Re: [CSS21] 8.4: "negative padding" meaning with percentages

On 03/11/2010 07:45, Peter Moulder wrote:
>    # Unlike margin properties, values for padding values cannot be negative.
>    # Like margin properties, percentage values for padding properties refer
>    # to the width of the generated box's containing block.
> In the case that the containing block's width is negative, it isn't clear
> whether this means that percentages aren't allowed to be negative (i.e.
> whether a negative percentage is considered an illegal value regardless
> of whether or not the containing block width is positive), or the used
> value isn't allowed to be negative, or both.

I agree that this isn't clear.  I think it wants to say that the used 
value isn't allowed to be negative.

> If the used value isn't allowed to be negative, then there needs to be
> some text saying what to do if the percentage calculation does give a
> negative answer (as might happen even if the percentage is a positive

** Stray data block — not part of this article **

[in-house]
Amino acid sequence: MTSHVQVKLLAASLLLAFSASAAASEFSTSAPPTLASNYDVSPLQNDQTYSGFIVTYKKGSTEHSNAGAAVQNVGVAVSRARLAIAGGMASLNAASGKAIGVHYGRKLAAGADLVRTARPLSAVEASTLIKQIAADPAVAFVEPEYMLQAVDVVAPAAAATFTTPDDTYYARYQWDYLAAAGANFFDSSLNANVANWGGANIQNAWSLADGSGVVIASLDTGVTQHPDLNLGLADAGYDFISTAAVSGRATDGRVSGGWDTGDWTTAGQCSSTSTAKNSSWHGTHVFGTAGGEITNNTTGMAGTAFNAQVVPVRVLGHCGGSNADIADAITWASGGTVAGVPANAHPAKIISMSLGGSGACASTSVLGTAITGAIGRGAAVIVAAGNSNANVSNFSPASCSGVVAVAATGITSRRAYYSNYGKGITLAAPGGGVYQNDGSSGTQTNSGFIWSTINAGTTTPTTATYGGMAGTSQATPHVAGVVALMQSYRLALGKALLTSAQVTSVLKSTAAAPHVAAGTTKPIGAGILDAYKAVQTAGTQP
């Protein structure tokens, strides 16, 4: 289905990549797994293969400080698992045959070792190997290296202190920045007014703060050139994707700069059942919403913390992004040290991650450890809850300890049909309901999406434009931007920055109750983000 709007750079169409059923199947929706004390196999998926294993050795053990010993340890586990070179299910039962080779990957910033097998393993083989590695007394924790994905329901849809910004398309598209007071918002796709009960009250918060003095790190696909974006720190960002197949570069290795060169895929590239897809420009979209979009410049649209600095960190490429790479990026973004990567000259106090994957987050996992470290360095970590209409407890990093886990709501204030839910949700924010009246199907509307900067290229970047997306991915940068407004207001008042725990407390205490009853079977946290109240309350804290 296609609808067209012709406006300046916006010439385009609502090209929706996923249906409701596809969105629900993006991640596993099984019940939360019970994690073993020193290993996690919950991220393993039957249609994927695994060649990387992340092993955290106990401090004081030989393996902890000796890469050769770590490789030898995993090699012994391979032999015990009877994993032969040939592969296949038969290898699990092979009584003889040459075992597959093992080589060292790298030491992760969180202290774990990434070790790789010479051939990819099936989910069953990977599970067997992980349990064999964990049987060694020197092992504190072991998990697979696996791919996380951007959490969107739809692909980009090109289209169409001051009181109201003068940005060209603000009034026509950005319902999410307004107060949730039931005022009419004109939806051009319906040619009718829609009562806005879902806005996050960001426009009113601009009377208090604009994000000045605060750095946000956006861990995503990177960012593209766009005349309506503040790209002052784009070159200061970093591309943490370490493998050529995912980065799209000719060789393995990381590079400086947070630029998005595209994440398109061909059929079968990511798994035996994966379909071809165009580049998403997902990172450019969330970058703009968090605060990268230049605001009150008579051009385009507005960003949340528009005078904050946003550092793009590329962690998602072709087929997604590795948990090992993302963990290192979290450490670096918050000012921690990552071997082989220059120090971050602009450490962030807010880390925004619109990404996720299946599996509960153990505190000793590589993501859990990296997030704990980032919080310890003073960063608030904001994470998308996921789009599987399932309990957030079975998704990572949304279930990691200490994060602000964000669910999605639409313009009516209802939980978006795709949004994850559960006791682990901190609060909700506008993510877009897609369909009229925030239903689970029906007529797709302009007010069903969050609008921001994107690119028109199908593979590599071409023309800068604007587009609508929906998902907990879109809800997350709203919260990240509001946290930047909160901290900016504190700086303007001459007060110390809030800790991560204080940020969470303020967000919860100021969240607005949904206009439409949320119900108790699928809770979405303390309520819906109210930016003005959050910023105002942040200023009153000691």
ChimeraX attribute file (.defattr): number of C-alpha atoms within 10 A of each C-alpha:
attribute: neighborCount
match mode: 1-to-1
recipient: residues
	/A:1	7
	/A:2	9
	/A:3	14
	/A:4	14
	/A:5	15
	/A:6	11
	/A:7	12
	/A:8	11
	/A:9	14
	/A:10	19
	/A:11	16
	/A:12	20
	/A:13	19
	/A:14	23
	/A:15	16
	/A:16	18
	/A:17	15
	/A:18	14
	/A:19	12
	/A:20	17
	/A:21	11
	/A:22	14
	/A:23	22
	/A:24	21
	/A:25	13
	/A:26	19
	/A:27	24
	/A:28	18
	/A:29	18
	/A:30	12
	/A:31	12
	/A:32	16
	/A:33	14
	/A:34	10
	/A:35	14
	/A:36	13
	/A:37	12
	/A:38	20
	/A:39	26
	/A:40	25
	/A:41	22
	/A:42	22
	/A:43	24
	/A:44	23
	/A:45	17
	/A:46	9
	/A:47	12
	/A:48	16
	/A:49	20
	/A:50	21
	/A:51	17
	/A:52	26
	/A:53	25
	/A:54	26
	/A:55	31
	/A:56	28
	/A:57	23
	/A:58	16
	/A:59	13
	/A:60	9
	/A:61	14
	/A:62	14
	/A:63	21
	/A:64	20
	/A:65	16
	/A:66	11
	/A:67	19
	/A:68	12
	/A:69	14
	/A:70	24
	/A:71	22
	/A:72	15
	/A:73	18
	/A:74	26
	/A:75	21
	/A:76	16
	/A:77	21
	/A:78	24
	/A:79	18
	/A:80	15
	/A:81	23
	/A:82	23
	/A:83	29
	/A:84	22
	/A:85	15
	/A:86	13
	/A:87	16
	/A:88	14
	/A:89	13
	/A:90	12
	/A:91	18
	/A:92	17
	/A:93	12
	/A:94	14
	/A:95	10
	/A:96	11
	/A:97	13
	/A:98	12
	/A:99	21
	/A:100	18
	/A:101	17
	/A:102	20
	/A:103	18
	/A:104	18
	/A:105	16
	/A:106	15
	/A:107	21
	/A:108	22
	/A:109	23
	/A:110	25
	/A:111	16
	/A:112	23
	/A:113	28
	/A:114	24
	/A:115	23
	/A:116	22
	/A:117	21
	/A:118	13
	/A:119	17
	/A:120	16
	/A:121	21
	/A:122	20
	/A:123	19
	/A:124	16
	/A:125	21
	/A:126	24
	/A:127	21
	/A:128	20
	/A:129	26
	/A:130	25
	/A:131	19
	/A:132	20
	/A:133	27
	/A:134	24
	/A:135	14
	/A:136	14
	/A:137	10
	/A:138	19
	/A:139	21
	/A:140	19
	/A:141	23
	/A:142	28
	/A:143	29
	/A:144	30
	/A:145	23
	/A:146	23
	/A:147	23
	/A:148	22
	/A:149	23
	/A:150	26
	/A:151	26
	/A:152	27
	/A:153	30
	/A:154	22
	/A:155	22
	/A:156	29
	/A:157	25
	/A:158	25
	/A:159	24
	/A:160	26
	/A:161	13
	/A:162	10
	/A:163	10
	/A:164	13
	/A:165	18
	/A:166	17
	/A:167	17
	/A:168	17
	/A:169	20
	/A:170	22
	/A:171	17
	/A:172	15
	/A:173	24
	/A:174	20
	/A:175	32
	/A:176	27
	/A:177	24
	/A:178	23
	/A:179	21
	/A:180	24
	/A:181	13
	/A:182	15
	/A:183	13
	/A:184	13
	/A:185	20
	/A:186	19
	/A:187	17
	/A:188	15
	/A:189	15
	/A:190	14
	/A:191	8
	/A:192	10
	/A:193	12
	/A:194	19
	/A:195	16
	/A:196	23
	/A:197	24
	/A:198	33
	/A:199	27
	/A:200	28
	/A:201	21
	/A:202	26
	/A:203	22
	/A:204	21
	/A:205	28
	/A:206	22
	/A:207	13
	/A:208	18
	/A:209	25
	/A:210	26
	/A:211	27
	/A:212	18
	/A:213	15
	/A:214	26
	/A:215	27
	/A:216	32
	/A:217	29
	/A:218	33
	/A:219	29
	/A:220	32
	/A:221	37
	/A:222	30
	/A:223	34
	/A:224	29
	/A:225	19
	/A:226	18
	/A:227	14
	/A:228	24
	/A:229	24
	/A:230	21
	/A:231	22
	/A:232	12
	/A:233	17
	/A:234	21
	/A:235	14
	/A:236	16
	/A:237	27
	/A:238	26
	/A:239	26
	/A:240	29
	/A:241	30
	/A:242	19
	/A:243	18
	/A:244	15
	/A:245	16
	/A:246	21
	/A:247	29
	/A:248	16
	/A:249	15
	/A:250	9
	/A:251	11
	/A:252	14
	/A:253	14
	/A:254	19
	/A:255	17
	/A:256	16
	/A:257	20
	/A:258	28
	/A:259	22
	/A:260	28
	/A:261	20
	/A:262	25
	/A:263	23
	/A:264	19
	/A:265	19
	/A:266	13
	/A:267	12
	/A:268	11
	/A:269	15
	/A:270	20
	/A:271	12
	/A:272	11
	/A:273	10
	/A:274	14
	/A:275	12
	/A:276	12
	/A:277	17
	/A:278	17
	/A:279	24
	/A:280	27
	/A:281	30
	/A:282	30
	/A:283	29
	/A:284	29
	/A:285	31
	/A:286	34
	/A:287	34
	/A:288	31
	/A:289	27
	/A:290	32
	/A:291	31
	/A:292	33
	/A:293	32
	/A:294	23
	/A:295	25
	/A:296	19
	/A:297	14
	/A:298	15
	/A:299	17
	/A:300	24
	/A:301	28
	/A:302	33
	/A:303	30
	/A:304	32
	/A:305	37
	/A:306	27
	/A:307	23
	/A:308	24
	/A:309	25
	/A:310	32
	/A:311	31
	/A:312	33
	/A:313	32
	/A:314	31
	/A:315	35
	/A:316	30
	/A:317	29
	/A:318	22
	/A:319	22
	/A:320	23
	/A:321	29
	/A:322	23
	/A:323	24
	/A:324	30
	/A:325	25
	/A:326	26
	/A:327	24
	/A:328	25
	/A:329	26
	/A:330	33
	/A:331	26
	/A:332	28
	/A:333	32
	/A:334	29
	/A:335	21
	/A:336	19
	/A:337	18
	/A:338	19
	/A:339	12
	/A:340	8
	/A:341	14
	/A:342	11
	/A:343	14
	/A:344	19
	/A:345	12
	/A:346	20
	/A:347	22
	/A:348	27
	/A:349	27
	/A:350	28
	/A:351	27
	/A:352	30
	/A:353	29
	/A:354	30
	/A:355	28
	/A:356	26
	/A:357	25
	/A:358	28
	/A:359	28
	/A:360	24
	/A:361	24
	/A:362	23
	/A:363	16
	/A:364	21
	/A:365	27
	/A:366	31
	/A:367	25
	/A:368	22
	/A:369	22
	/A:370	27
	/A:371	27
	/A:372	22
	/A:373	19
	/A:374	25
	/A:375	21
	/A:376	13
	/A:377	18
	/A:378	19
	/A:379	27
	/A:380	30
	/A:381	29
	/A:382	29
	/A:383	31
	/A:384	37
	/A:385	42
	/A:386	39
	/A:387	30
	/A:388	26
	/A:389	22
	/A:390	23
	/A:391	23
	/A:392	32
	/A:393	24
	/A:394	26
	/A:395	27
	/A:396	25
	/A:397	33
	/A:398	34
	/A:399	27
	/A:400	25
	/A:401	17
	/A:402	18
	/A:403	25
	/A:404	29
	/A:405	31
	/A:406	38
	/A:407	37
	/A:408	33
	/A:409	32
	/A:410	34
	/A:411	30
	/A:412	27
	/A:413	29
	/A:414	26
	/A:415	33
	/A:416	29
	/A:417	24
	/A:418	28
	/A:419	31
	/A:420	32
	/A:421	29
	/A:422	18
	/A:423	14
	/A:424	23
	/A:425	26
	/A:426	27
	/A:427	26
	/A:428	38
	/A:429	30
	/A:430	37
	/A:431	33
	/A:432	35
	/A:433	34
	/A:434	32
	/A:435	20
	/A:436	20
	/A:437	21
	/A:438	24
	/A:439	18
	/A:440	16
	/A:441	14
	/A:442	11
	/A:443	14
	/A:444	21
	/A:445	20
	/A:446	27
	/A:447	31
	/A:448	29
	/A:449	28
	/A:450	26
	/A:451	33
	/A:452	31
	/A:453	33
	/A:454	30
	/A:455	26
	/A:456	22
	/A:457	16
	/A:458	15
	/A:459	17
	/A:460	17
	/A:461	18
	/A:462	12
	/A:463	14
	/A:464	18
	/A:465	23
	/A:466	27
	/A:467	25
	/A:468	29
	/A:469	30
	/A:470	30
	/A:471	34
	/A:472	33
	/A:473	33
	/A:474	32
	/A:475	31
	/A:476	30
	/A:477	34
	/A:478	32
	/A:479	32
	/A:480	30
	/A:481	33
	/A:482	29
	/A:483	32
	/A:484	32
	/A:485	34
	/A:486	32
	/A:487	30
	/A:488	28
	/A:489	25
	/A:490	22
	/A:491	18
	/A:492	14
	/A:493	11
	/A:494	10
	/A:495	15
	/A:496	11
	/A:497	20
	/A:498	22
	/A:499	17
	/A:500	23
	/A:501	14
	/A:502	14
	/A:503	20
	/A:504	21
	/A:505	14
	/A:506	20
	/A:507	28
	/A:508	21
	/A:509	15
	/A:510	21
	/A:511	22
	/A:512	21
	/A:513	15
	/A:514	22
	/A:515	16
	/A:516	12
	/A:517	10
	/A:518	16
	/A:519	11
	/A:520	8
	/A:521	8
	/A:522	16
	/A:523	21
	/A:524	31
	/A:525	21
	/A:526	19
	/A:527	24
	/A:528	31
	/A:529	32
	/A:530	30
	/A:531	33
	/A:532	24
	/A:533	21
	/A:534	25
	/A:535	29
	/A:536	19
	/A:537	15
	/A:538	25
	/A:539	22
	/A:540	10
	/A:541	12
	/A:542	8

> percentage if the containing block width is negative), for example
> stating that the used value is zero in this case (similar to 'min-width'
> and 'max-width').
> (My best reading of the existing text is that it should be treated as
>   an illegal value if the percentage calculation result is negative,
>   though this would be unfortunate, as it means that the cascade
>   resolution needs knowledge of the width of the containing block
>   to know which declarations should be discarded as illegal and thus
>   know to retain other declarations.)

I don't believe that padding: -20% should be illegal as a computed 
value.  The issue is that the rules for converting the computed value 
into the used value are currently flawed (insufficient).

It seems sensible that the used value should be 0 for a percentage on a 
property whose used values must be non-negative and where the percentage 
would ordinarily evaluate to something negative.

> 'min-width' and 'max-width' (10.4) have a similar issue in that
> the text says
>    # Negative values for 'min-width' and 'max-width' are illegal.
> but isn't completely clear whether negative percentages are illegal.
> If they are to be considered illegal, then I would suggest explicitly
> adding "(including negative percentage values)".

I'm trying to think of other examples in CSS21 where a legal computed 
value might be converted into an illegal used value according to the 
current wording in the spec.  I can't think of anything other than this 
percentages issue.  Possibly this crops up in CSS3; calc rings some 
warning bells.

Anton Prowse

Received on Saturday, 6 November 2010 12:54:38 UTC